Both the lawsuit and the state laws banning large-group AHPs have exerted a chilling effect on carriers, although some carriers have been willing to engage in preliminary AHP design efforts. Multi-state AHPs are finding it necessary to skip some states altogether, at least for now. For organizations contemplating the adoption of an AHP, the states’ lawsuit poses something of a conundrum. The efforts of first-movers could be for naught, but if the final regulations are upheld—which we think is more likely than not—then organizations that wait for the courts to act could find that all the good risks are in someone else’s AHP.

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Authors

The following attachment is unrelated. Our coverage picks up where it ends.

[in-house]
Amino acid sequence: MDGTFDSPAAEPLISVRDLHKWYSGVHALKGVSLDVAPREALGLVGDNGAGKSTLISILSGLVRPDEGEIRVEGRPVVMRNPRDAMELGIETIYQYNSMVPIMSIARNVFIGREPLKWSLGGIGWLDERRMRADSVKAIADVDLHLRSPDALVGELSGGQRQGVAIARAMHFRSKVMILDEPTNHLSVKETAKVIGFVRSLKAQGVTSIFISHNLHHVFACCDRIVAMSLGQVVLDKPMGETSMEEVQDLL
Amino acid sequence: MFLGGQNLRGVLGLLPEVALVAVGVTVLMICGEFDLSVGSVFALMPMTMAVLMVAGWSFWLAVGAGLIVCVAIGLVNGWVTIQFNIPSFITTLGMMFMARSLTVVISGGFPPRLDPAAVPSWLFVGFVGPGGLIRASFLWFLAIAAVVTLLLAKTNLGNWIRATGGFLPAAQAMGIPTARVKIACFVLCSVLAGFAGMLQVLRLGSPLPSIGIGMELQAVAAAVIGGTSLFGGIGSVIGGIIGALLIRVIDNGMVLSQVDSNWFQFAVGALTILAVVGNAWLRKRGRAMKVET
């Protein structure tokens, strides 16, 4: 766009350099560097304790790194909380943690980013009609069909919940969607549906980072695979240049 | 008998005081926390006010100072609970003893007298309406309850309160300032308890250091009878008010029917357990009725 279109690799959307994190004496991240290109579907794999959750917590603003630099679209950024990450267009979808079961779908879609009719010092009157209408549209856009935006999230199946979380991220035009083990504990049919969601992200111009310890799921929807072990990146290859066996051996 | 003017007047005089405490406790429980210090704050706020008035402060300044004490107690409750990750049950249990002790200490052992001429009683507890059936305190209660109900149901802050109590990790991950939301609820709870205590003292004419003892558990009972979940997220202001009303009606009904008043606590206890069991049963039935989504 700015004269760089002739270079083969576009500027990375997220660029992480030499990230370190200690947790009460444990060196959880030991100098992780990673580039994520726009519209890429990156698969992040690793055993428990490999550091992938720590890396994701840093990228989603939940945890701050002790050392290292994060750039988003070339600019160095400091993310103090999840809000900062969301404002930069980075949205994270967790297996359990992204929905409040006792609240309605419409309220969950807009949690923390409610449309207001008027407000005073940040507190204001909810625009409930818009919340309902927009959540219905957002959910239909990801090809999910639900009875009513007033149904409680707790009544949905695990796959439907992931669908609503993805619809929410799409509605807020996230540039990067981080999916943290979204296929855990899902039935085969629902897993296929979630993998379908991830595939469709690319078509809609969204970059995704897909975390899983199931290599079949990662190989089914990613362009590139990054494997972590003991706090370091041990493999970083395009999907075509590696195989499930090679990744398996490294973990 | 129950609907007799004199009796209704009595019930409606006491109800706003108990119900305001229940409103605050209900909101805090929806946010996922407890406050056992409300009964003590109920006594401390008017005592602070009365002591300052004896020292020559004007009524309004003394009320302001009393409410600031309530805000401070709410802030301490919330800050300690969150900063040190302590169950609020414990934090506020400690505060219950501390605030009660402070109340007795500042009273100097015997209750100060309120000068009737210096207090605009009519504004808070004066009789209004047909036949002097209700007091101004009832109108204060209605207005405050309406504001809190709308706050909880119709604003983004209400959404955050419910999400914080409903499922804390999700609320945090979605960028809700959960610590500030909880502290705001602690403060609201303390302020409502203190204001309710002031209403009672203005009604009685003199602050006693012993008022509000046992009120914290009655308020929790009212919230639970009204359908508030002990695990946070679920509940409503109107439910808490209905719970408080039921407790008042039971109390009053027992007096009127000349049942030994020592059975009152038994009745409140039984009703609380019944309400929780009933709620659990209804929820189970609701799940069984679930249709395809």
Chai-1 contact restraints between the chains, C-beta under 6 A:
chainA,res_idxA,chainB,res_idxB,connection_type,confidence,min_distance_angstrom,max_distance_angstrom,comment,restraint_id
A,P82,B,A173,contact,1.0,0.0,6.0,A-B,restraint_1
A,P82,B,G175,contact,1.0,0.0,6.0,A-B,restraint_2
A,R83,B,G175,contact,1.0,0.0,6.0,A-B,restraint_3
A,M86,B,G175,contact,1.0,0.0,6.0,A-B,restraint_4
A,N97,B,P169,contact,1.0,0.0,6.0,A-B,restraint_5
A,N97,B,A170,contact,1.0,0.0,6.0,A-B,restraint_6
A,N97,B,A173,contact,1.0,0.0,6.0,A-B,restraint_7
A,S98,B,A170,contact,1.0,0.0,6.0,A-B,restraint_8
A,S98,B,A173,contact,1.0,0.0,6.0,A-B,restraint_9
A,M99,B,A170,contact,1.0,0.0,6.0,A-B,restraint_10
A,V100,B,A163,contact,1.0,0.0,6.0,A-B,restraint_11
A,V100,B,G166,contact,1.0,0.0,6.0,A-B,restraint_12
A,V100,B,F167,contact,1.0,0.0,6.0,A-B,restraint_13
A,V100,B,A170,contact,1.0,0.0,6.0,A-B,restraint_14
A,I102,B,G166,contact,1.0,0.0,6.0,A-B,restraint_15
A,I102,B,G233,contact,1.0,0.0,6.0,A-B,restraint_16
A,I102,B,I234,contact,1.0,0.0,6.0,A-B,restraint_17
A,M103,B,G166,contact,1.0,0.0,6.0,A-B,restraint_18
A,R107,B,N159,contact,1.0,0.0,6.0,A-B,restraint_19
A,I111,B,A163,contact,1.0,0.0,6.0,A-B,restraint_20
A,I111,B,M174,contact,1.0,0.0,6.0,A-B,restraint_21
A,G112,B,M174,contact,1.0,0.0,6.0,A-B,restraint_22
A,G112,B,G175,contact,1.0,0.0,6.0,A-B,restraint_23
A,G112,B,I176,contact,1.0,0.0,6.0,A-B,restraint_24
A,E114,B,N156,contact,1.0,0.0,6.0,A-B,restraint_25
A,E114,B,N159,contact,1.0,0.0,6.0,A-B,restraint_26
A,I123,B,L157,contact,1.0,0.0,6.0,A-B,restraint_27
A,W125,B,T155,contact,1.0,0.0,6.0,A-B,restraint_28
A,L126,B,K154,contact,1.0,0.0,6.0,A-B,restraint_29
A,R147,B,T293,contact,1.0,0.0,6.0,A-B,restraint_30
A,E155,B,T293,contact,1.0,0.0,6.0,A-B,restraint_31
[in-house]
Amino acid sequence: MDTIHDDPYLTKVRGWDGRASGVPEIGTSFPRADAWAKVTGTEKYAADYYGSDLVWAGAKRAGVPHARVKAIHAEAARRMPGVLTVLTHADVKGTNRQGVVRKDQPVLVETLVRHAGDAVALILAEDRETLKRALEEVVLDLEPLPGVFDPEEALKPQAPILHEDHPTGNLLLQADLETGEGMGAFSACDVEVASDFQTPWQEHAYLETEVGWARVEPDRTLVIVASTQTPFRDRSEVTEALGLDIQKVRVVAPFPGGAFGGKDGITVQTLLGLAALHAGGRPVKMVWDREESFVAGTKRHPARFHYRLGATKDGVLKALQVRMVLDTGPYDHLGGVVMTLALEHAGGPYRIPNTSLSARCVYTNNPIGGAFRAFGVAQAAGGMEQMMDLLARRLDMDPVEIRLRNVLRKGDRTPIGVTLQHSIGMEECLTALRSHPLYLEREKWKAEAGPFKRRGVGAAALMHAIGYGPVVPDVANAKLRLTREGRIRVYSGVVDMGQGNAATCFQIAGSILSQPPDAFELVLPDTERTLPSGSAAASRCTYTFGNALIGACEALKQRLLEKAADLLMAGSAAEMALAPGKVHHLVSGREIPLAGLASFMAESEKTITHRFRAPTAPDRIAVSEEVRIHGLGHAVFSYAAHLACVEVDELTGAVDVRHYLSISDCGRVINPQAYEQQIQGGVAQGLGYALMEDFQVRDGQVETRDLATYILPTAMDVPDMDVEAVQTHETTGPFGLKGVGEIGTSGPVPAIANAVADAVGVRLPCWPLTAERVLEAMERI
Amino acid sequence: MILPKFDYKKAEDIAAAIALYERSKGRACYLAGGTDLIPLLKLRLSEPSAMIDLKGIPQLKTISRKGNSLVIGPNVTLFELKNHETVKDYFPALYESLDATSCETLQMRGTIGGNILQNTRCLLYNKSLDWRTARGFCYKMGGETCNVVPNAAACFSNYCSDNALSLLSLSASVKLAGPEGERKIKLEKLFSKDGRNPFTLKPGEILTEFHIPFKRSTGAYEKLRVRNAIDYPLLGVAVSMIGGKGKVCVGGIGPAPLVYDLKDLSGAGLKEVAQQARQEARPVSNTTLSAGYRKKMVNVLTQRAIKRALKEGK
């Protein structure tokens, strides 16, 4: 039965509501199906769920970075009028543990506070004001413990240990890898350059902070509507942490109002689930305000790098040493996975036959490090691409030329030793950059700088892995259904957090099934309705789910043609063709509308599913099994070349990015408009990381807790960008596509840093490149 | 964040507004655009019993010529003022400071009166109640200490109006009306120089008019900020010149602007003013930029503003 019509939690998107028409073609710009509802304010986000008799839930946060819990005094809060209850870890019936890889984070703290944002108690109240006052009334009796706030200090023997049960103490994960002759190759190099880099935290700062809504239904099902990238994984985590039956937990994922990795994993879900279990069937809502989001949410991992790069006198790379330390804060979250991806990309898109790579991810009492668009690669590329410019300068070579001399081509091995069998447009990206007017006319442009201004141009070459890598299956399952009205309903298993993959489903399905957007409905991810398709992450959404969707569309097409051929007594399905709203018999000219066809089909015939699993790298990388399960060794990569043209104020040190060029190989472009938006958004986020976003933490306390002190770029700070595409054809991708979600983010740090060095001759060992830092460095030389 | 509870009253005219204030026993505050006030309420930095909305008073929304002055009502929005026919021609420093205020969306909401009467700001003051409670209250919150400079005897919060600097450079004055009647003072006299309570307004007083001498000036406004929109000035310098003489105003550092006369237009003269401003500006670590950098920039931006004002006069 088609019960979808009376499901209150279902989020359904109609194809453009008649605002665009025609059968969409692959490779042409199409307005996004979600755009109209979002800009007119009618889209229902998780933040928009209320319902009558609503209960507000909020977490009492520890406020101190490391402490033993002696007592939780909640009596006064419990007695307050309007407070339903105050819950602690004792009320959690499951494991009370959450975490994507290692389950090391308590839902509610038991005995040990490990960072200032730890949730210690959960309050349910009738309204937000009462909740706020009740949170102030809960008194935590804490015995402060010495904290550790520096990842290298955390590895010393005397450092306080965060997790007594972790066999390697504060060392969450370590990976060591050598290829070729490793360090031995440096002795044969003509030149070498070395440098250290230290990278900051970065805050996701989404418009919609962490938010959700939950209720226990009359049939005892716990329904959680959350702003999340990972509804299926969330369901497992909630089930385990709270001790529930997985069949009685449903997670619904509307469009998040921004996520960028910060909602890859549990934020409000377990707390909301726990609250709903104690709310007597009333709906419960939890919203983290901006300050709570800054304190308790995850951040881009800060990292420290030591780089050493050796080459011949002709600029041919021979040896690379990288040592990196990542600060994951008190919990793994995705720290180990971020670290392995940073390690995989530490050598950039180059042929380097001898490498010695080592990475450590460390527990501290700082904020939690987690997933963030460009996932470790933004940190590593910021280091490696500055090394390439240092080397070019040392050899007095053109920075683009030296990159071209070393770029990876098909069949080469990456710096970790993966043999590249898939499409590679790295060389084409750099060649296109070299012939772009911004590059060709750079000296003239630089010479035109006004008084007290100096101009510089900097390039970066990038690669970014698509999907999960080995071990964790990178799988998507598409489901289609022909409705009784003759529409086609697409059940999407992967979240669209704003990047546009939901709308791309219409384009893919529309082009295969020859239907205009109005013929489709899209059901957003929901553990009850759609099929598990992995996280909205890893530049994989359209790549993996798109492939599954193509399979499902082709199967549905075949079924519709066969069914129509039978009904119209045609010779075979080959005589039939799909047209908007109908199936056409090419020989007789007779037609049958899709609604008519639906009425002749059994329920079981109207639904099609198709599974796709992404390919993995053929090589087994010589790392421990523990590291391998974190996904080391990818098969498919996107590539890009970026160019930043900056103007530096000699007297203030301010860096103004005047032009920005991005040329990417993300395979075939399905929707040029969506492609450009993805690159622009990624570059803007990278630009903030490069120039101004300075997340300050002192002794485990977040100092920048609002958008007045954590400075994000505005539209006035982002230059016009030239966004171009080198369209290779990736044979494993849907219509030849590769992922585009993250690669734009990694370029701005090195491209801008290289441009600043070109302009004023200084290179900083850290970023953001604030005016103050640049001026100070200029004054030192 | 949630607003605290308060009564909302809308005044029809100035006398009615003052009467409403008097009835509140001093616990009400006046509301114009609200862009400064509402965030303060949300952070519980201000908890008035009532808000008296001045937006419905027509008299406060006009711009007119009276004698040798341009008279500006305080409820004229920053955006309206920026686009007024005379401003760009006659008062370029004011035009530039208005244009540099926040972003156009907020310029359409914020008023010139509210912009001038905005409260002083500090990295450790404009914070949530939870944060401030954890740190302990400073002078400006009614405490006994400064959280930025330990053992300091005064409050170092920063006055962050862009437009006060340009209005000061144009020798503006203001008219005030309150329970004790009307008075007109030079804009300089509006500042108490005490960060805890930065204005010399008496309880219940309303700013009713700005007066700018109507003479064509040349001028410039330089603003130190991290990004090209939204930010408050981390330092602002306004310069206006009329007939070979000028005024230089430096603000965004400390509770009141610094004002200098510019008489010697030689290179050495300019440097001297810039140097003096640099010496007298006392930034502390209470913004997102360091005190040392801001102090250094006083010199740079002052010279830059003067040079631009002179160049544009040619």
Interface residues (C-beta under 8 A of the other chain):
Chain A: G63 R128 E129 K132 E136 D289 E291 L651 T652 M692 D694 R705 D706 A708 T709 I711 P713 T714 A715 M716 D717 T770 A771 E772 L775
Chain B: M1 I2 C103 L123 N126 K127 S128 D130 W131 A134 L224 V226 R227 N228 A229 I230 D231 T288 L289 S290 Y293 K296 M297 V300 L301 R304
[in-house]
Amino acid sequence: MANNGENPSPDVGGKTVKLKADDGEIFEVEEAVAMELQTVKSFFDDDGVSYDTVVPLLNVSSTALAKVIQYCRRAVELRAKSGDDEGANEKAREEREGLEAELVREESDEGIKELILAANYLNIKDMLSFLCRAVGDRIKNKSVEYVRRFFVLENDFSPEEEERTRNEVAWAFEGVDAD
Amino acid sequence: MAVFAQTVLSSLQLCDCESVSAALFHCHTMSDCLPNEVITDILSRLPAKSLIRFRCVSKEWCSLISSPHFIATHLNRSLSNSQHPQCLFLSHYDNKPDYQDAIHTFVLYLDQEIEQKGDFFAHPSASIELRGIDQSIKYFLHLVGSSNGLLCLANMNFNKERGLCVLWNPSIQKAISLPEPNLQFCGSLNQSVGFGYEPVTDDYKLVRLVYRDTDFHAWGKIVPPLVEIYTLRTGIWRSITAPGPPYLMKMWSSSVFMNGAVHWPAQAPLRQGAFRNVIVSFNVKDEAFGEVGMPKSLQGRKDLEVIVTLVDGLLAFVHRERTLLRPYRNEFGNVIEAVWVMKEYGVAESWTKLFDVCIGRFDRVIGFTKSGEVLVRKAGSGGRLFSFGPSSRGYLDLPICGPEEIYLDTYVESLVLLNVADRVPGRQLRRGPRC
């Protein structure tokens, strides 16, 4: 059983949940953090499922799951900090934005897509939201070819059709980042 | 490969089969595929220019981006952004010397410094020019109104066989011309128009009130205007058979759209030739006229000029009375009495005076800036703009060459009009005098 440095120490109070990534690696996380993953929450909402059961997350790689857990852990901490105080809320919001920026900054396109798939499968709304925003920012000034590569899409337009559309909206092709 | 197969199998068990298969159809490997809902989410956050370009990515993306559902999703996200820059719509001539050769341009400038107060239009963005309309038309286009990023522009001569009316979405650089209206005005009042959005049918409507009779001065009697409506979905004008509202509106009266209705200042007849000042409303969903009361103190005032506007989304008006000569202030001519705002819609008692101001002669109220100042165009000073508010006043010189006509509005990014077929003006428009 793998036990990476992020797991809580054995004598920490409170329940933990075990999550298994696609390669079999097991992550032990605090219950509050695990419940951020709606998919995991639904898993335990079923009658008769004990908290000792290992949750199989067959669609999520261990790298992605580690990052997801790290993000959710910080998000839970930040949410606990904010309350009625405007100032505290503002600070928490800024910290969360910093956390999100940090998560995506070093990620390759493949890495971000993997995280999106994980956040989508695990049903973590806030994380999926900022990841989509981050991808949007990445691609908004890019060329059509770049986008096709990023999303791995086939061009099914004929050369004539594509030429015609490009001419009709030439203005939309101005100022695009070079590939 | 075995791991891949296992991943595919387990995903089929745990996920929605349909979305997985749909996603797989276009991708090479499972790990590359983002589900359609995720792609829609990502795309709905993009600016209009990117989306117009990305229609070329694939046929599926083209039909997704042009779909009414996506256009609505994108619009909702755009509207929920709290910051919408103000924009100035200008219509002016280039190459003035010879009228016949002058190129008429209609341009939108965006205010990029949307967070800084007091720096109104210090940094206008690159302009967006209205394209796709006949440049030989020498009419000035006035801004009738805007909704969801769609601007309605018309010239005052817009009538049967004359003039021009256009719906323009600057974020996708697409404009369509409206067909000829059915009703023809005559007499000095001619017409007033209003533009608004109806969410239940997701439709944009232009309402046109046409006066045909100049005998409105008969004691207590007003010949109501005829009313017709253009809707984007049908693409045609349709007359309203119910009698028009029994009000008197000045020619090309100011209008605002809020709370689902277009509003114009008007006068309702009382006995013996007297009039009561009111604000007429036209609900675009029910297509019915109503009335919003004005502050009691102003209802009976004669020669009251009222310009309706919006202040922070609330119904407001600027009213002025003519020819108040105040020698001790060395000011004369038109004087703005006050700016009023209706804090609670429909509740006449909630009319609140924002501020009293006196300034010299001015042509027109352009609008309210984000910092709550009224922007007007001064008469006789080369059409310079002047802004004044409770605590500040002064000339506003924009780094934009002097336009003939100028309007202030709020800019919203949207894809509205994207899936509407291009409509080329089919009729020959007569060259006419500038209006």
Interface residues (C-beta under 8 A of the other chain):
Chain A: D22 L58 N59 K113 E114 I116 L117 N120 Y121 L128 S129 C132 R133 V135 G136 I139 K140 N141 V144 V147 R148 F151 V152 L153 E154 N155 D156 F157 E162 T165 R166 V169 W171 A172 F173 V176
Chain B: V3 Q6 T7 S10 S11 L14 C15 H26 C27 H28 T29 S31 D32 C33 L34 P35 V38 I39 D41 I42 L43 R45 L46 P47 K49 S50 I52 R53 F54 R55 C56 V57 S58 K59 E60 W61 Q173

Alden J. Bianchi

Member / Chair, Employee Benefits & Executive Compensation Practice

Alden J. Bianchi is an employee benefits and compensation attorney at Mintz. He advises clients on retirement plans, compensation arrangements, ERISA issues, benefits issues in mergers and acquisitions, and health and welfare plans. Alden is an authority on health care reform.

Christopher E. Condeluci

Christopher E. Condeluci is principal and sole shareholder of CC Law & Policy in Washington, DC. Prior to forming CC Law & Policy, Chris served as Tax and Benefits Counsel to the U.S. Senate Finance Committee. During his time in Congress, Chris participated in the development of portions of the Affordable Care Act (ACA), including the Exchanges, the State insurance market reforms, and all of the taxes enacted under the law. Based on his experience as an employee benefits attorney, Chris possesses a unique level of expertise on matters relating to tax law, ERISA, and the ACA.